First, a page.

We asked Alexander Windbichler – founder and CEO of IT service provider Anexia – to explain the knock-on effects of all that working from home and e-learning on the internet.

Are all those people who are working from home and self-isolating having a notable impact on the internet?

Absolutely. We noticed the change in online activities immediately. The demands placed on the system are huge: in some cases, data transfer is up three-fold, the amount of computing power needed has more than doubled, and is even up ten times the normal amount at times. The issue is that “last mile” to the user, and the changes in their usage habits.

Taking a family of four as an example – mother, father and two children. On Monday mornings the children are usually at school and the parents at work. The father has lost his job due to the crisis or has been furloughed. The mother is still working, but from home. Let’s say that the children are doing their lessons via video link, mum is working on the PC and dad is watching a video on YouTube.

And due to the restrictions on movement, many people living on their own are sitting on the couch and passing the time by watching shows on Netflix. So we have had to adjust capacity to suit user behaviour. And make sure that millions of people’s teleworking setups across the world are working properly, while still supporting e-learning and streaming services.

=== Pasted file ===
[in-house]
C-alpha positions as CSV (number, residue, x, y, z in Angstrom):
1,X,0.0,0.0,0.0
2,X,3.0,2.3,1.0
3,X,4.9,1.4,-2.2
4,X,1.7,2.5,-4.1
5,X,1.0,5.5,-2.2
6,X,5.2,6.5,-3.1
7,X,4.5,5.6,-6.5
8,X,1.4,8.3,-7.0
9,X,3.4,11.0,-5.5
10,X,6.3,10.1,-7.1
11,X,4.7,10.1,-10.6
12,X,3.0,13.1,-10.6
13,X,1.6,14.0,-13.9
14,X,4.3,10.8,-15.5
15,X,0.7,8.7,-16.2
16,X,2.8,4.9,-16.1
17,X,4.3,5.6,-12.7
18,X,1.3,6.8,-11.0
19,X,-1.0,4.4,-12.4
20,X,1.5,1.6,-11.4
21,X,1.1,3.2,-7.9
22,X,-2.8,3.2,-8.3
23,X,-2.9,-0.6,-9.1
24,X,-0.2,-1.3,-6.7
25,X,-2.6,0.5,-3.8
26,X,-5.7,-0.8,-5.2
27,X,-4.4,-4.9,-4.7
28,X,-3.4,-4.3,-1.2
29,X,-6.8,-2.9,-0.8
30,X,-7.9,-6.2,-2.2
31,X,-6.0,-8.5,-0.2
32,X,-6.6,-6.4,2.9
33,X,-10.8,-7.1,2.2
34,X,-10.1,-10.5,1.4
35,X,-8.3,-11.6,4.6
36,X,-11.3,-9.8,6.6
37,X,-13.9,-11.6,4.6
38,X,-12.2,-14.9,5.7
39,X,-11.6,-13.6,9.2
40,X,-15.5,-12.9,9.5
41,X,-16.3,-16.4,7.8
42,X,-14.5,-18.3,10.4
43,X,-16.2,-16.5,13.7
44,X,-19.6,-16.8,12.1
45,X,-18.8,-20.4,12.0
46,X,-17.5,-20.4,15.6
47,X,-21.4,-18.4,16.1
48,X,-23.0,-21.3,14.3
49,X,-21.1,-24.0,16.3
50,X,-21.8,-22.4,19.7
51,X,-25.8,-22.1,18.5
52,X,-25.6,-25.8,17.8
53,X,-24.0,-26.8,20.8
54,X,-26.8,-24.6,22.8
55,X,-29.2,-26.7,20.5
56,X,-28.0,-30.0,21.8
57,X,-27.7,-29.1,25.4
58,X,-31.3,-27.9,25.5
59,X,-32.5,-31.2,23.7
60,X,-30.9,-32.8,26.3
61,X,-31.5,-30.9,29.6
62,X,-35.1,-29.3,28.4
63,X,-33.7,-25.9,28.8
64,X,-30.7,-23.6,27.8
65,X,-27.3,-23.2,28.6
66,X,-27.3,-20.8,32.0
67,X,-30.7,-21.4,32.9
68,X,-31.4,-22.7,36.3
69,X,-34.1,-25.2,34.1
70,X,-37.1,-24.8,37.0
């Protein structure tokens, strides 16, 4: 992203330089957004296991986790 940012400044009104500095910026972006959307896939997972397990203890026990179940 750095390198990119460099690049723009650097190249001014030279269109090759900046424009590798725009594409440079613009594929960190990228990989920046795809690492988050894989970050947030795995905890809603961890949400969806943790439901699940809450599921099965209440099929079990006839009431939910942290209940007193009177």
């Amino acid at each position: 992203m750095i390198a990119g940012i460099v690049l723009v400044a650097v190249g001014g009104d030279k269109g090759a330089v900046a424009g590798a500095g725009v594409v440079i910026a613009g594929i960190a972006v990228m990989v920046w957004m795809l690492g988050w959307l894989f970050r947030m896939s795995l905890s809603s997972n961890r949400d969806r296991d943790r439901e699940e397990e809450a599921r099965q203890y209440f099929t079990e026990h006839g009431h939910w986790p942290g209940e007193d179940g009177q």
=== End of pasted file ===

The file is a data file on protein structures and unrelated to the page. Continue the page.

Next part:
What will things look like going forward, can we expect everything to carry on as seamlessly when working from home?

To put your mind at rest: yes, of course. IT and cloud service operators in Austria have taken all the necessary steps and are ready for a crisis like this. As a precautionary measure, we have also hugely expanded the capacity of our cloud platform, especially in Austria, Germany and the USA.

And, like supermarkets, we have ‘operator of critical infrastructure’ status. This means that we are in the reassuring position that we have full access to our own infrastructure at all times so that we can respond to any changes quickly. You could say that our industry is Austria’s digital backbone during the crisis, just like grocers when it comes to our basic needs, and hospitals and doctors in the case of health care.

What we are seeing though is that some are trying to manipulate the crisis for personal gain. We have registered a spike in social engineering attacks and increased circulation of fake news.

How are things looking in terms of bandwidth? IT companies such as Facebook and Netflix have now started streaming files in lower quality…

The steps initiated by Netflix (which runs via our servers) and YouTube to cut video quality from HD to SD were necessary.

Based in Carinthia, Anexia was founded in 2006 by the then 19-year-old entrepreneur  Alexander Windbichler. It has continued to grow ever since, developing into one of the nation’s f astest growing IT service providers. Anexia also offers a broad range of software development and hosting services. Internationally it is best known for its cloud hosting solutions. Anexia’s customers include Netflix, Lufthansa, BMW and .

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